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Building Toy Company Click-A-Brick Hails New Gender-Stereotype-Defying Kids Clothing Company

A new business venture -- Princess Awesome -- that aims to break down gender stereotypes in children’s clothing has the team at building block company Click-A-Brick nodding in approval.

Princess Awesome, started by Rebecca Melsky and Eva St. Clair in Maryland two years ago, wants to give girls the choice of what they want to wear. The company, which was featured in a recent Washington Post article, makes clothing that is traditionally worn by girls like dresses and skirts, and prints designs including items that are not as traditionally associated with girls, like dinosaurs, math symbols and robots.

The pair started small, hand making the clothing and selling it at church sales, before realizing there was a massive market for such items and taking to Kickstarter to raise funds. A feature on the A Mighty Girl website helped to drew hundreds of thousands of dollars in funds and the entrepreneurs are now up and running with their own website.

“Lots of little girls love dresses and rainbows and flowers and pink,” the company states on its Facebook page. “And lots of those same little girls love cars and robots and pirates and dinosaurs. … We believe that if a girl likes purple and also likes trucks, she should be able to wear a purple truck dress. And if a girl likes princesses and also aliens, then an alien princess skirt is for her.”

Click-A-Brick Co-Founders Jason Smith and Georg de Gorostiza say they like that another children’s company is joining in the growing list of small companies that are getting rid of gender stereotypes for children.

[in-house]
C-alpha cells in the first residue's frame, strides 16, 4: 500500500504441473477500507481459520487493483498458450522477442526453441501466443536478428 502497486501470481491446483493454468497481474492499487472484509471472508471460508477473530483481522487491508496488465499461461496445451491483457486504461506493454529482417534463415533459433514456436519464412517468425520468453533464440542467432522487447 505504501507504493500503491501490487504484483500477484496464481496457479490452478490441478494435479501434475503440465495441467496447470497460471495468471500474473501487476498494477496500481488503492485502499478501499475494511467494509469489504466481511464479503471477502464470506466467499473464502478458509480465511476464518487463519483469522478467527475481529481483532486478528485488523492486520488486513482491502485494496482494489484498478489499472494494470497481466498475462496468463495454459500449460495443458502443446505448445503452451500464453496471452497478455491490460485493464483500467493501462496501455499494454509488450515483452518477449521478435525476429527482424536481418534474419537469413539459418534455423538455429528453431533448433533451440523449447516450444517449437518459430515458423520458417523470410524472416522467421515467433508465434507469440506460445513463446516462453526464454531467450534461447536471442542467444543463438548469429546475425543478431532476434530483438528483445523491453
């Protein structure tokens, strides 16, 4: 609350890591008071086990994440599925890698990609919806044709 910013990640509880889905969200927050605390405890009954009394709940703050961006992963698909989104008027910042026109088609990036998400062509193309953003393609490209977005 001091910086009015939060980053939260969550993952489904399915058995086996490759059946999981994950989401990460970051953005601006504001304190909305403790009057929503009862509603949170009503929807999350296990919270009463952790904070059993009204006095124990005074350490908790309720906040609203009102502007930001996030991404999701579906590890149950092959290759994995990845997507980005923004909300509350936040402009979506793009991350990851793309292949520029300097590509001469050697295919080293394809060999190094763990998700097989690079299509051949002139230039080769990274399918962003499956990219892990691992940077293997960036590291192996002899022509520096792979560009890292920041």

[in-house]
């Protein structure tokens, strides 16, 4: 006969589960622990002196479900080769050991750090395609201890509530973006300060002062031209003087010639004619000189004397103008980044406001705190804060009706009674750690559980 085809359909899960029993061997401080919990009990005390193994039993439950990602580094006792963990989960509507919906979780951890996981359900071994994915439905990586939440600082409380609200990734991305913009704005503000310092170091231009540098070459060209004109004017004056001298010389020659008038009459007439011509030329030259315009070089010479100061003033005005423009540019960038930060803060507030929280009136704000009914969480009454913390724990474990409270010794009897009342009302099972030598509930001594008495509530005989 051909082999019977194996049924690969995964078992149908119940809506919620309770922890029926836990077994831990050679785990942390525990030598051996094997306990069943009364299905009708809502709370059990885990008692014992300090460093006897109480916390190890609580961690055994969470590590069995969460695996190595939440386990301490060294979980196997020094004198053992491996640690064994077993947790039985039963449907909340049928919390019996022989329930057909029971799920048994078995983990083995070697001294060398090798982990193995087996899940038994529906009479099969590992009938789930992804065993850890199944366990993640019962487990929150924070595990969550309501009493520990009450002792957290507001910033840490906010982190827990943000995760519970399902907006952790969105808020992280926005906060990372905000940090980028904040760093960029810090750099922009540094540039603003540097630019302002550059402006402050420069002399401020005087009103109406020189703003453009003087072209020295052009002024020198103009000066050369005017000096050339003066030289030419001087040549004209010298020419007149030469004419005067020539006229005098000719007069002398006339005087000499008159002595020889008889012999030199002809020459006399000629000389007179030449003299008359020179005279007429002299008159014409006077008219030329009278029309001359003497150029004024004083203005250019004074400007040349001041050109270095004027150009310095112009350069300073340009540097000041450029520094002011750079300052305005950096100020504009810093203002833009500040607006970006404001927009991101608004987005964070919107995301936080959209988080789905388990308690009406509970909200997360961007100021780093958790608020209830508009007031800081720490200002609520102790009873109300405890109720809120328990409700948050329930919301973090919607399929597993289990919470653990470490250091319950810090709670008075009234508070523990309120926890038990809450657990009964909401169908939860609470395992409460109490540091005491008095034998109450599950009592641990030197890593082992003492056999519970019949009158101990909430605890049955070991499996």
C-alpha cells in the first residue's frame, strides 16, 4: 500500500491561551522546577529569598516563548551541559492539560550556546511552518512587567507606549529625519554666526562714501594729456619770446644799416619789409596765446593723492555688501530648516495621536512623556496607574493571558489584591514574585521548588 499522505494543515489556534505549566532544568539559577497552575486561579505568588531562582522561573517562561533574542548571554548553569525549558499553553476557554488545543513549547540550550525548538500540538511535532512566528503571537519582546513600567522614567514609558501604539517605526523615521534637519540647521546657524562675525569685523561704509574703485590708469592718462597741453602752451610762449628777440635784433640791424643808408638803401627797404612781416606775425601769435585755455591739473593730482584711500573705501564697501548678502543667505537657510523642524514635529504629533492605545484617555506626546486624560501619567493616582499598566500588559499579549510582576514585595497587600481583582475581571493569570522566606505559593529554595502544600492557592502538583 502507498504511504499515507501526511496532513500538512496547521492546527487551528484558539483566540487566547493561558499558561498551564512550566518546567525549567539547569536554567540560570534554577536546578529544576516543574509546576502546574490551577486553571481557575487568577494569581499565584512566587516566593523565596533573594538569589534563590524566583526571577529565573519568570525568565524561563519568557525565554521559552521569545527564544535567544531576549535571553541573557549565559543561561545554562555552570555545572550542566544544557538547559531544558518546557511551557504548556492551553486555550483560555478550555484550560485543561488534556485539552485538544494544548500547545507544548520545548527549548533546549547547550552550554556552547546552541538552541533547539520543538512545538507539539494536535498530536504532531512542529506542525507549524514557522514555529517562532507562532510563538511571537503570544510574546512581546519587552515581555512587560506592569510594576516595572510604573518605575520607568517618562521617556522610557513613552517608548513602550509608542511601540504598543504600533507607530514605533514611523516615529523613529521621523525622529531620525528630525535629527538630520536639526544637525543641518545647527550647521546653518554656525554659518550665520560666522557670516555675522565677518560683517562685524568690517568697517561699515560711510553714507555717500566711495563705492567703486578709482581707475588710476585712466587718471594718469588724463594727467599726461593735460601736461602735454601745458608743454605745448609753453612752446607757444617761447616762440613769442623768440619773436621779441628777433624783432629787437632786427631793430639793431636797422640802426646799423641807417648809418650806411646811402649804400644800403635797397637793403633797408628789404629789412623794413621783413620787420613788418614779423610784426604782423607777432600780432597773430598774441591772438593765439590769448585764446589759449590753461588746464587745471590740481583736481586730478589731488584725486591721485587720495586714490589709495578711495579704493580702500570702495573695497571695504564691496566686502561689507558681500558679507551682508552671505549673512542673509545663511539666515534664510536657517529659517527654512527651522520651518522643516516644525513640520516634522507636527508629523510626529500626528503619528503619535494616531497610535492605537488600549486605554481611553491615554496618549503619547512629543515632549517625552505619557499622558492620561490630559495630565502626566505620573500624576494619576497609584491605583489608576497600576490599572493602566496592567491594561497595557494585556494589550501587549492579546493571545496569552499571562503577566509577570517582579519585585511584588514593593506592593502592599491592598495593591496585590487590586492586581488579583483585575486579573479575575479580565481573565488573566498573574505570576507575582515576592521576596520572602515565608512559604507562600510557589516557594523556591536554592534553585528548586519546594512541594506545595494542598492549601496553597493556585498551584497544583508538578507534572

“We think it’s wonderful what these ladies are challenging gender stereotypes children’s clothing,” Smith said. “Just the other day, I saw a photo of one of my neighbor’s family on Facebook and while everyone in the picture is dressed like you’d expect, the little five-year-old girl is in a little eye mask with a towel tied around her shoulders like a cape and she’s putting a fist in the air in her best superhero pose. That, more than anything, tells me that these ladies are on the right track with this business and I know my neighbor’s little girl will be thrilled to know that there are clothes out there that she’ll enjoy.”

Princess Awesome is another instance of small companies listening to customers and giving them what they’re really asking for, the building block toy entrepreneurs say.

“It seems like every other week we’re saying this, but the small startup companies like Princess Awesome are showing that it’s far better to listen to customers and give them what they want rather than just making assumptions or trying to dictate what they want,” de Gorostiza said. “Princess Awesome isn’t doing something completely off the wall. They’re just listening to the millions of girls out there who love robots and dinosaurs as much as anyone else and making clothing that will allow them to be girls, but also promote their interests, regardless of whether the huge companies think they should be interested in it or not. It turns out that sometimes innovation is just following basic common sense.”

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